Blood, Hair, or Urine? Weighing PrEP Adherence Options Beyond Self-Report
Since 2014 we operated an online support platform and we encourage beneficiaries to reach out to us via Onlinetraumasupport/. All our articles are prompted from the questions asked during the sessions we have with our beneficiaries.
We receive questions about different issues in life. We deal with beneficiaries who come to us with many needs. A question on why heath workers ask for various samples from a person has been posed many times. Health workers may ask for urine, hair or blood to verify levels of medication in one's body to ascertain adherence. We hope you get more information in this article by Stephen Hicks titled "Blood, Hair, or Urine? Weighing PrEP Adherence Options Beyond Self-Report." Enjoy!
Public awareness campaigns for pre-exposure prophylaxis (PrEP) have been on the upswing; the first television ad for the drug has recently appeared. But whether people who are HIV negative will take a daily pill when they're not sick has been widely debated. Furthermore, whether a lack of adherence will create increased levels of emtricitabine/tenofovir disoproxil fumarate (Truvada)-resistant strains of HIV remains a major concern cited by PrEP skeptics when discussing potential harms (claims so far unproven). Nevertheless, understanding whether a person with a PrEP prescription is actually using the medication is something a provider may want to know. Currently, a few measures determine adherence to PrEP: self-report, hair, dried blood spot, and urine analysis. As of now, no one guideline or definitive standard is being used.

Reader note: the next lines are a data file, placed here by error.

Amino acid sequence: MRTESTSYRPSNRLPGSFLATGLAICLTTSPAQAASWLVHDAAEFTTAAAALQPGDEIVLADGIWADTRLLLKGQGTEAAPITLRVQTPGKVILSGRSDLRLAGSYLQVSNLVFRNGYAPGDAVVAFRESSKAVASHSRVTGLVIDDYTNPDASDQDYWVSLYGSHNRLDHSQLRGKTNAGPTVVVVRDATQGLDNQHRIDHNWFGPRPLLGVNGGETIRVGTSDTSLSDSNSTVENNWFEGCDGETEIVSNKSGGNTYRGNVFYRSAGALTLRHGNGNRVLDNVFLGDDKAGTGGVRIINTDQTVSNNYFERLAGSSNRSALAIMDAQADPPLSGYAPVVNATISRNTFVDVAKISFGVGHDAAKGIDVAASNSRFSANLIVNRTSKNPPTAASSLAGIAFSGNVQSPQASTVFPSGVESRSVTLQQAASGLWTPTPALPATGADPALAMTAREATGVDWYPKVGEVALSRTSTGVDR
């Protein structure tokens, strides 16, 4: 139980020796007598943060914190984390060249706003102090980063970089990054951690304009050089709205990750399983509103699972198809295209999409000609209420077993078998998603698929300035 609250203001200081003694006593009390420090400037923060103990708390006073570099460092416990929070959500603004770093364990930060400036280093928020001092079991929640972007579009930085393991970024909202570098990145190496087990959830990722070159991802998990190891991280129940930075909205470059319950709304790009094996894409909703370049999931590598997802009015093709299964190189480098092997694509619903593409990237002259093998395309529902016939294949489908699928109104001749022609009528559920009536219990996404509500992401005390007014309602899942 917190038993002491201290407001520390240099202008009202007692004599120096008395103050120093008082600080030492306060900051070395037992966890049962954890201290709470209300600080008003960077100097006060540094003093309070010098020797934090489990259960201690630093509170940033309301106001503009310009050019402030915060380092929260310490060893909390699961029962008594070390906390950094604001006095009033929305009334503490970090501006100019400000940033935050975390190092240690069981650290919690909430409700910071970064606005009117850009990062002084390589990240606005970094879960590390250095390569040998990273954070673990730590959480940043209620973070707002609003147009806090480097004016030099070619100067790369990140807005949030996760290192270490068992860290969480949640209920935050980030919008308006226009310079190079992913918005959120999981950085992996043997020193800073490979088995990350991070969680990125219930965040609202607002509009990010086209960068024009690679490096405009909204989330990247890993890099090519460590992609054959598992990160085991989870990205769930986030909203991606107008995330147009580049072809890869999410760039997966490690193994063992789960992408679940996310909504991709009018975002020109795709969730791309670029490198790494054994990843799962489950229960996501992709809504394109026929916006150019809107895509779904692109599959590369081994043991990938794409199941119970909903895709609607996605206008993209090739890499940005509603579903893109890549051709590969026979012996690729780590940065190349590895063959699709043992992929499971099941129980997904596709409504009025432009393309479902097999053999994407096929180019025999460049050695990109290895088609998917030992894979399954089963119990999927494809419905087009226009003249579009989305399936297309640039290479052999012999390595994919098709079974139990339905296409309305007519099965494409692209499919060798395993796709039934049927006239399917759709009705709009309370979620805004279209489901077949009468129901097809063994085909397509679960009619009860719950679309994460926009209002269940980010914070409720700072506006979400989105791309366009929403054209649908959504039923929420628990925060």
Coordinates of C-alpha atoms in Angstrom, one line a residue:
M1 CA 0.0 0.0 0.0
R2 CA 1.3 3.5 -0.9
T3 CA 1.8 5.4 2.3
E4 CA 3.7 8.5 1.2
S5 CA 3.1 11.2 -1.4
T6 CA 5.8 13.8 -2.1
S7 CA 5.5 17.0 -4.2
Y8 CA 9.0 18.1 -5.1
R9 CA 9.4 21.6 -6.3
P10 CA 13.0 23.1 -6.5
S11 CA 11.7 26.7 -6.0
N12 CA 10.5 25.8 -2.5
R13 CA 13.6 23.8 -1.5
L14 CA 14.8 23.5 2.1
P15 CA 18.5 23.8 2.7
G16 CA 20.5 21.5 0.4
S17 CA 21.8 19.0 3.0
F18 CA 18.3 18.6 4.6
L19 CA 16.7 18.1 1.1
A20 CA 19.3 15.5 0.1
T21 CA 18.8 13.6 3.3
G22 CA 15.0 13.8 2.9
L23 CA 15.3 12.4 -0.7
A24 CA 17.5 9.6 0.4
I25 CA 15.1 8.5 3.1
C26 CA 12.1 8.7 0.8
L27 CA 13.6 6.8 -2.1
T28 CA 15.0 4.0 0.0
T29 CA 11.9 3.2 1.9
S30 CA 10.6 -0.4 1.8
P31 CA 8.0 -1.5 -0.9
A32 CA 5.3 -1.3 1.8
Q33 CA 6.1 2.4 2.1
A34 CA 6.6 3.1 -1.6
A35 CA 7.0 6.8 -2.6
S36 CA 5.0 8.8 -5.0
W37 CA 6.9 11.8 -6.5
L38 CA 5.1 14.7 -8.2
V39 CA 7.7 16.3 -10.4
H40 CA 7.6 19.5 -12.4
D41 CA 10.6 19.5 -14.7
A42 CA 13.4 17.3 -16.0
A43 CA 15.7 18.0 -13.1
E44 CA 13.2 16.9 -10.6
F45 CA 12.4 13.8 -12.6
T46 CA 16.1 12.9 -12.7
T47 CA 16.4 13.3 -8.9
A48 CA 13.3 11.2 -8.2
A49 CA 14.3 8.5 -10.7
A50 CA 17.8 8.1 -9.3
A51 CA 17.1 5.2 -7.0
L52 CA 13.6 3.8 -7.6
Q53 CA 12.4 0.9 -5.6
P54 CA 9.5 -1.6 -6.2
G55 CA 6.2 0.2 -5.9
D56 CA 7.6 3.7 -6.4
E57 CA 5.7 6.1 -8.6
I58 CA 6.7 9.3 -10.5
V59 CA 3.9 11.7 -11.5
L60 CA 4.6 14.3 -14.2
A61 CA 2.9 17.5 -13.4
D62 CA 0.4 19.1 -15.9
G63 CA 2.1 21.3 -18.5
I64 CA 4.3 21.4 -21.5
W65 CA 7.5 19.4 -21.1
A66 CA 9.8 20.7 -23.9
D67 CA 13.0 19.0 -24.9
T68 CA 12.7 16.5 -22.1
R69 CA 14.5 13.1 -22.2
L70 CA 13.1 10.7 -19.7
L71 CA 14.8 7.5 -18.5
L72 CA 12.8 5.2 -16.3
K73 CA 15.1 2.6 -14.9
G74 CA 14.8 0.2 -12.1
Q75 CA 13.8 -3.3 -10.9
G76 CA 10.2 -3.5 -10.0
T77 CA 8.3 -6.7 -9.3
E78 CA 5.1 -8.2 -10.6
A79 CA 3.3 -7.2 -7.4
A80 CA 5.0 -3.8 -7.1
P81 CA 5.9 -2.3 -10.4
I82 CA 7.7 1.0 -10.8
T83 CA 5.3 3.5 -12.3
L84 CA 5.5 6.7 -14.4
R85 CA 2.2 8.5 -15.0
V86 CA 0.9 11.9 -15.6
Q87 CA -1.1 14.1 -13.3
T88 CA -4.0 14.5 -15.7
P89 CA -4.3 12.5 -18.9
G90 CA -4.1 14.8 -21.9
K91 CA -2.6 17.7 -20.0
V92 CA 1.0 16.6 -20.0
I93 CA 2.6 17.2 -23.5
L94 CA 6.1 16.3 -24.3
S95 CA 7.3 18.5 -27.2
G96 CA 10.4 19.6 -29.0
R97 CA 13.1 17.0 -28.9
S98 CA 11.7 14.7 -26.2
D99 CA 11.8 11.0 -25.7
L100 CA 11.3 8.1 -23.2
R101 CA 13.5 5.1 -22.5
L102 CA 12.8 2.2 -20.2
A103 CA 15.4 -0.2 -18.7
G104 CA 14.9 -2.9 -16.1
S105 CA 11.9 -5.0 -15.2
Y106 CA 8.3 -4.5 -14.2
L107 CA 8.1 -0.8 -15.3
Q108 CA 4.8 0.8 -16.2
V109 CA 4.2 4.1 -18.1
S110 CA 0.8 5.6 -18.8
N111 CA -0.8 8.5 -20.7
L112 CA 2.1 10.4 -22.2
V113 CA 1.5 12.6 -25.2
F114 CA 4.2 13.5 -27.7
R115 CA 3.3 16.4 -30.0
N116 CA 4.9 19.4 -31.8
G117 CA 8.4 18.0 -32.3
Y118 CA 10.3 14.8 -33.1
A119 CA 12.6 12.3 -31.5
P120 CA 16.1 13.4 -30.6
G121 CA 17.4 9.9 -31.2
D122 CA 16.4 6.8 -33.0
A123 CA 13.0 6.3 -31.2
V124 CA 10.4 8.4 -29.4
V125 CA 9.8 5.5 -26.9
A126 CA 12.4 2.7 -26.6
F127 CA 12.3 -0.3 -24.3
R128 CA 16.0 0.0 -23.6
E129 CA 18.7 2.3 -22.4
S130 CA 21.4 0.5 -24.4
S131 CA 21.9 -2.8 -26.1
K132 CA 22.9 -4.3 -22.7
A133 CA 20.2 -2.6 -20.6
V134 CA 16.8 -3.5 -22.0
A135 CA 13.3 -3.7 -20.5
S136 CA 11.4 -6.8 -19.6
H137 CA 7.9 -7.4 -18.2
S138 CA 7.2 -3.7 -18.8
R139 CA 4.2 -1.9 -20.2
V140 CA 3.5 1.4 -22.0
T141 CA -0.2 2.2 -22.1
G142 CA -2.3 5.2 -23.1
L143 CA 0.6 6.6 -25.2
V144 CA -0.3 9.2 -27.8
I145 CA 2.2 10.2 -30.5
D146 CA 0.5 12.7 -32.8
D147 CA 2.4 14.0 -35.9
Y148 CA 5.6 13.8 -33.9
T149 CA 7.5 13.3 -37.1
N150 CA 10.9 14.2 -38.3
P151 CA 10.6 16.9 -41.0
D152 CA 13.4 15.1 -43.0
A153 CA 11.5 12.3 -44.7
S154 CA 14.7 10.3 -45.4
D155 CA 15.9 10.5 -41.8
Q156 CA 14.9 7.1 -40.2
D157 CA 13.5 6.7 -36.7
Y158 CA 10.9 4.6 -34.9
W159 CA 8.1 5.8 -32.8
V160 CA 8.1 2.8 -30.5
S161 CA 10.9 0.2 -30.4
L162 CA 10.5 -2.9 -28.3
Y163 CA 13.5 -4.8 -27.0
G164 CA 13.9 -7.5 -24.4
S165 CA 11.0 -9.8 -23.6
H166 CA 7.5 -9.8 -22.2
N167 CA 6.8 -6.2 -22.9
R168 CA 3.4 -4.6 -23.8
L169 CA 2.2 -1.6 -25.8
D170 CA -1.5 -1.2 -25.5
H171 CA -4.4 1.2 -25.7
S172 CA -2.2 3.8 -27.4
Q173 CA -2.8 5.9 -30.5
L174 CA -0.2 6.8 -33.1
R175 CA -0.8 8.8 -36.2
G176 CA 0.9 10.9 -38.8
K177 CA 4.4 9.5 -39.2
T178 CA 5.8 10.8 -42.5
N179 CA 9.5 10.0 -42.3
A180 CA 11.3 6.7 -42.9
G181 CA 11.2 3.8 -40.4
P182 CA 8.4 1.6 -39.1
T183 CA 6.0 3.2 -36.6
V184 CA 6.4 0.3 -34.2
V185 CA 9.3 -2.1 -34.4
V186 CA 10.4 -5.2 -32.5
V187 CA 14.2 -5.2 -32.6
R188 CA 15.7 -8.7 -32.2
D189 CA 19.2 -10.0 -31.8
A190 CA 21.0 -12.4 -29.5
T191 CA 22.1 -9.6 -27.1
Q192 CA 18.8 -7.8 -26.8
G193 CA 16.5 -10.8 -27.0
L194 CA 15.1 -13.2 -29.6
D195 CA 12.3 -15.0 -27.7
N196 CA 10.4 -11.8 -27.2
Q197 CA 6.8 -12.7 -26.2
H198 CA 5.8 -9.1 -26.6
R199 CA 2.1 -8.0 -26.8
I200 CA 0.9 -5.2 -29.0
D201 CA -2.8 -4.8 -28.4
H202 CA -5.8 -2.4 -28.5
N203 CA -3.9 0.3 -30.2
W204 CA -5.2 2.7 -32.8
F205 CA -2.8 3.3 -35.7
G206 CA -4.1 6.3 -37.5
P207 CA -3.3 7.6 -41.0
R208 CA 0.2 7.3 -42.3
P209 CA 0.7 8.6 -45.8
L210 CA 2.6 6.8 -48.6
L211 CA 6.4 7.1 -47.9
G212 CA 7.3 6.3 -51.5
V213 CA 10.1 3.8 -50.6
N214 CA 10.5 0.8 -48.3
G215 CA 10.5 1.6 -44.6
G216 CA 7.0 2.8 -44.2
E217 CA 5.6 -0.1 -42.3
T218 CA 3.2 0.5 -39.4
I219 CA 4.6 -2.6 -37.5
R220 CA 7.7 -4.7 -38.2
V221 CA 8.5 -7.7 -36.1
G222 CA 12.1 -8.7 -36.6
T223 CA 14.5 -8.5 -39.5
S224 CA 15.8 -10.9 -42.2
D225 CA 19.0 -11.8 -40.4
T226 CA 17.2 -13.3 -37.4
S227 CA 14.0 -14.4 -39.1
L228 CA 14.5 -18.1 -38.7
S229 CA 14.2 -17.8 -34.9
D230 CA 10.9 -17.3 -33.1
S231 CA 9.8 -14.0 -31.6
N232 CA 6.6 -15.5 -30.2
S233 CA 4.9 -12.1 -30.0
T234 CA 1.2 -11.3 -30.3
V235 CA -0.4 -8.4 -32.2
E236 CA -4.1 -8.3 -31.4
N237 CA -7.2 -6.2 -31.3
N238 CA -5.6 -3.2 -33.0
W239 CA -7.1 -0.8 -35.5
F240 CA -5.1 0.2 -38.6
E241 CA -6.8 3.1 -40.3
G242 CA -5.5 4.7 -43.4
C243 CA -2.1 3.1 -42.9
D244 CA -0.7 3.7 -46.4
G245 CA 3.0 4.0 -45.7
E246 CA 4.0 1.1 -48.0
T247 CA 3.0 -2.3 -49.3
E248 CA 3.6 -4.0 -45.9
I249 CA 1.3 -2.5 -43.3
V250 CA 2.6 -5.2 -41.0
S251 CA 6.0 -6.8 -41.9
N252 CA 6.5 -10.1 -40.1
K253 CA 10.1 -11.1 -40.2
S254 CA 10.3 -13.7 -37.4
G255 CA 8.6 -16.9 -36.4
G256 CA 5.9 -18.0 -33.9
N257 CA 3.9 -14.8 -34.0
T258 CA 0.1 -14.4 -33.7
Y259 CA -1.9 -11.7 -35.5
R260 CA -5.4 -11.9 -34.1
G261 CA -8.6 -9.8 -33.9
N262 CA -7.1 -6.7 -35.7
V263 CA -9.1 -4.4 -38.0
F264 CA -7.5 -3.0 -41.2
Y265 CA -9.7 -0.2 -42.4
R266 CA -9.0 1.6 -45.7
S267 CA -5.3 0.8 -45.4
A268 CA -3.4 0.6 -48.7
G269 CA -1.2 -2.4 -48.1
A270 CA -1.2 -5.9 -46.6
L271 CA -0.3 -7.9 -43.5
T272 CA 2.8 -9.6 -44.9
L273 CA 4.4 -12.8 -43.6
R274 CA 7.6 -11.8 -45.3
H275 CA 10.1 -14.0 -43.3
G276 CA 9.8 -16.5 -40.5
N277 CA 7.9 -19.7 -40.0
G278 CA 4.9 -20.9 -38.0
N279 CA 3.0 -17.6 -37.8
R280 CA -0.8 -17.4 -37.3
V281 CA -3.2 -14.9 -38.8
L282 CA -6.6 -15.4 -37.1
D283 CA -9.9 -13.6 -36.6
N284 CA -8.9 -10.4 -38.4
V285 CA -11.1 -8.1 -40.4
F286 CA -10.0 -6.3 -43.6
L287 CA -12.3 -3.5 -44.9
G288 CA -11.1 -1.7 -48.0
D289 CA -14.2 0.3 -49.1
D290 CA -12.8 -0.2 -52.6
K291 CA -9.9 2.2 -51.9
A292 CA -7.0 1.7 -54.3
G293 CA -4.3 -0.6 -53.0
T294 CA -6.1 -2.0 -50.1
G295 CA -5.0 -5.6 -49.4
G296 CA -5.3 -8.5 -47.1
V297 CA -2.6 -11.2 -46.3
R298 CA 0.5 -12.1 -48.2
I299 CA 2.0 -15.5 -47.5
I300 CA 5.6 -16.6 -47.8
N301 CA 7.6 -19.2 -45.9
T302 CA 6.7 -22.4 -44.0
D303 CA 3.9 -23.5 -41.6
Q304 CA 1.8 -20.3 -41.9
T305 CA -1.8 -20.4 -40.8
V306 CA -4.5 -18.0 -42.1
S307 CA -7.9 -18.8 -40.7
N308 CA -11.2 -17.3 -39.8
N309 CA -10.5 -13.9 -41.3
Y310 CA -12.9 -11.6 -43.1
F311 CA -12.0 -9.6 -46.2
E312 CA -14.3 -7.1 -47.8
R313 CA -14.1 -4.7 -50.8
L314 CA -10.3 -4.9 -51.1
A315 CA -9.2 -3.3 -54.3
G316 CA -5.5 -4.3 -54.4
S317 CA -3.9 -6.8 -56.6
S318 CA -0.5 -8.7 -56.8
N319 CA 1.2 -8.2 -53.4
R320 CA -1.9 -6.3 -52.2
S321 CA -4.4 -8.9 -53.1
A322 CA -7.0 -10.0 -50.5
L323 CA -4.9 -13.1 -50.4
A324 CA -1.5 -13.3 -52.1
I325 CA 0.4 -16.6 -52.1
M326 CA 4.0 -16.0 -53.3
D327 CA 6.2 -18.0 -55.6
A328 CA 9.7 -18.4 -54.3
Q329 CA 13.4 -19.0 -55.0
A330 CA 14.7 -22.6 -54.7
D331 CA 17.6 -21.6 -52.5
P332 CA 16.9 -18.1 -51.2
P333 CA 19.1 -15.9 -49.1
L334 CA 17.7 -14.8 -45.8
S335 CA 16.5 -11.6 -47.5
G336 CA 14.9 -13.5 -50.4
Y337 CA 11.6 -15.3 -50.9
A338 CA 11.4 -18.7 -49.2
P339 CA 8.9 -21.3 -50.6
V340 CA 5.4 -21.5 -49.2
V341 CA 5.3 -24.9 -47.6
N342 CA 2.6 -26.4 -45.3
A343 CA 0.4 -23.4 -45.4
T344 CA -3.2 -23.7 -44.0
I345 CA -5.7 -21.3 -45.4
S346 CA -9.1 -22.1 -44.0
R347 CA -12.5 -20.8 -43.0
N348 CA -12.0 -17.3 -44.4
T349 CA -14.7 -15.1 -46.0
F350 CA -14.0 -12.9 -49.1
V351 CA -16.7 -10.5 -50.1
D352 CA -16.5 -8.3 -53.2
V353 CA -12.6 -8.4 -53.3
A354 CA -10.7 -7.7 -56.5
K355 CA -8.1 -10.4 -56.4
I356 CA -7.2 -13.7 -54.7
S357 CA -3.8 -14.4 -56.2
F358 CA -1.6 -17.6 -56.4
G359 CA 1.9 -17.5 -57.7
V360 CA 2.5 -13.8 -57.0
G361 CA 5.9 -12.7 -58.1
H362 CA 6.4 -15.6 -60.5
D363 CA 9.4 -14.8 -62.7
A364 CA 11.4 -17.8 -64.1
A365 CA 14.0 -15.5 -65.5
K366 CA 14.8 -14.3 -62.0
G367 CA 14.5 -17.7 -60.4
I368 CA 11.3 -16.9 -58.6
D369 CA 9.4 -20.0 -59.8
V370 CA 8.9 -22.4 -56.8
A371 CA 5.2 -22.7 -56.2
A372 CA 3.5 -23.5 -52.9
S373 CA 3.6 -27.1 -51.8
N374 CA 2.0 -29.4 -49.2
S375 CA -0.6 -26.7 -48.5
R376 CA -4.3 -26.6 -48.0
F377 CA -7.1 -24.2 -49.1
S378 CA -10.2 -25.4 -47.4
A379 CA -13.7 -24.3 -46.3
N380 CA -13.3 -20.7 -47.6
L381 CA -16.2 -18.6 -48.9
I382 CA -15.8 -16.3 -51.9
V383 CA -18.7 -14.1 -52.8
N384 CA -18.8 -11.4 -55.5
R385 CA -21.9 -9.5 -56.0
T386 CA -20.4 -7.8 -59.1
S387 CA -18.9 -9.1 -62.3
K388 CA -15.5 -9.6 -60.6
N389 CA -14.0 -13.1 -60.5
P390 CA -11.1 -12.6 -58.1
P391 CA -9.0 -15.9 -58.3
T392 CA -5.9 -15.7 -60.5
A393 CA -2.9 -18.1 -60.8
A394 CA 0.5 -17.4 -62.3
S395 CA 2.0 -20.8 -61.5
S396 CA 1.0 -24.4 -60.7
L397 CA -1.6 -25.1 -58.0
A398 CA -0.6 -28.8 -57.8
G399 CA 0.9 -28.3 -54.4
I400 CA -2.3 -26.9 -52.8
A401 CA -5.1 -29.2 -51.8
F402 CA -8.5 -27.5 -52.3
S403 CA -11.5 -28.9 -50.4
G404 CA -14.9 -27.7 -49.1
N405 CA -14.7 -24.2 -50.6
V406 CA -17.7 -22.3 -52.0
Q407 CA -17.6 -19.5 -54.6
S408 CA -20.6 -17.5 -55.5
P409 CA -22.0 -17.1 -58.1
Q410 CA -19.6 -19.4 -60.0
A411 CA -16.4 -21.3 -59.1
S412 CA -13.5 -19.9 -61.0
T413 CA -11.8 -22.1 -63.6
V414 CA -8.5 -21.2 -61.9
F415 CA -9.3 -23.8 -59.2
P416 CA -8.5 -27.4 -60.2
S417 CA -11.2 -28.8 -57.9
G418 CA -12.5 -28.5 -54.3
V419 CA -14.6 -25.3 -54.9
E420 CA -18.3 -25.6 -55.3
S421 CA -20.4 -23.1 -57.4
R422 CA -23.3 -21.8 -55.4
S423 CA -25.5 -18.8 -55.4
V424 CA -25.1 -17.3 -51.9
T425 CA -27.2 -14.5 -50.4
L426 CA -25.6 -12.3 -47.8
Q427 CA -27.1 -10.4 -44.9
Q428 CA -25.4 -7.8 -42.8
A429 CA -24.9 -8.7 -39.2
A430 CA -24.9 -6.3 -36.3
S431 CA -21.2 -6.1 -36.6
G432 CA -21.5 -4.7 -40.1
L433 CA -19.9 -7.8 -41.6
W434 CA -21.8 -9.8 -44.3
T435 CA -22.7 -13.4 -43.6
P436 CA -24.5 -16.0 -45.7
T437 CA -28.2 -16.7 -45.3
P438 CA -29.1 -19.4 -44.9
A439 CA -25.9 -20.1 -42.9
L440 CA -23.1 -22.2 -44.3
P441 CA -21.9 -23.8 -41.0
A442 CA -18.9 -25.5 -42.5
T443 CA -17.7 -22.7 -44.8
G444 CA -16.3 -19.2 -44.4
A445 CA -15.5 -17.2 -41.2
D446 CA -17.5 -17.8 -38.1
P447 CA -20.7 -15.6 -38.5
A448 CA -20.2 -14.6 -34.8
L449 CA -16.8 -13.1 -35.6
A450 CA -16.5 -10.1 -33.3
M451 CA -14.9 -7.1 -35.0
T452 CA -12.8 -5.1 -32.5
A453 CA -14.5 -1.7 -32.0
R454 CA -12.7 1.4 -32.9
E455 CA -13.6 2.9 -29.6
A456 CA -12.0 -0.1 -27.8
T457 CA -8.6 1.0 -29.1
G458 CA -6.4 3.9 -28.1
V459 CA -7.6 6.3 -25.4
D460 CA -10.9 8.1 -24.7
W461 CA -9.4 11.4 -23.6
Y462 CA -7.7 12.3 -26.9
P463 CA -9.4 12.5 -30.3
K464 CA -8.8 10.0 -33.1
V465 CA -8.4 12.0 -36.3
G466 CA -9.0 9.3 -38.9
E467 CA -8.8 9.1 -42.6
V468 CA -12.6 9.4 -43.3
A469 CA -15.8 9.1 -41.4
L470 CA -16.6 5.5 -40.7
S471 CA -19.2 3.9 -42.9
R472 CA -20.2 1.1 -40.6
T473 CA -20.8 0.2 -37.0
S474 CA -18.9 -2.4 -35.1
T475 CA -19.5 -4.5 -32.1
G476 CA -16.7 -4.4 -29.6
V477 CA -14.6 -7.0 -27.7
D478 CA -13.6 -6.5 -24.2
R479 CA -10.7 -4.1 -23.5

Clinicians and researchers presented their recent findings at the 13th Annual Adherence Conference last month in Miami. Two sessions highlighted innovative ways to measure PrEP adherence.
K. Rivet Amico, Ph.D., associate professor of public health with the University of Michigan, discussed what to examine when adherence metrics are used. "I do think costs and burden to the participant/person providing the sample and to the teams [or] clinics running them are the main considerations when selecting what to do," Amico said.
"Many providers simply ask their patients on PrEP whether they're taking the medication as prescribed. Self-report is considered a subjective measure as it relies on the patient for disclosure of intake, as well as the sharing of potential risk factors. Meanwhile, hair, dried blood spot, and urine analysis are methods that can also be used by a provider to determine PrEP adherence," continued Amico.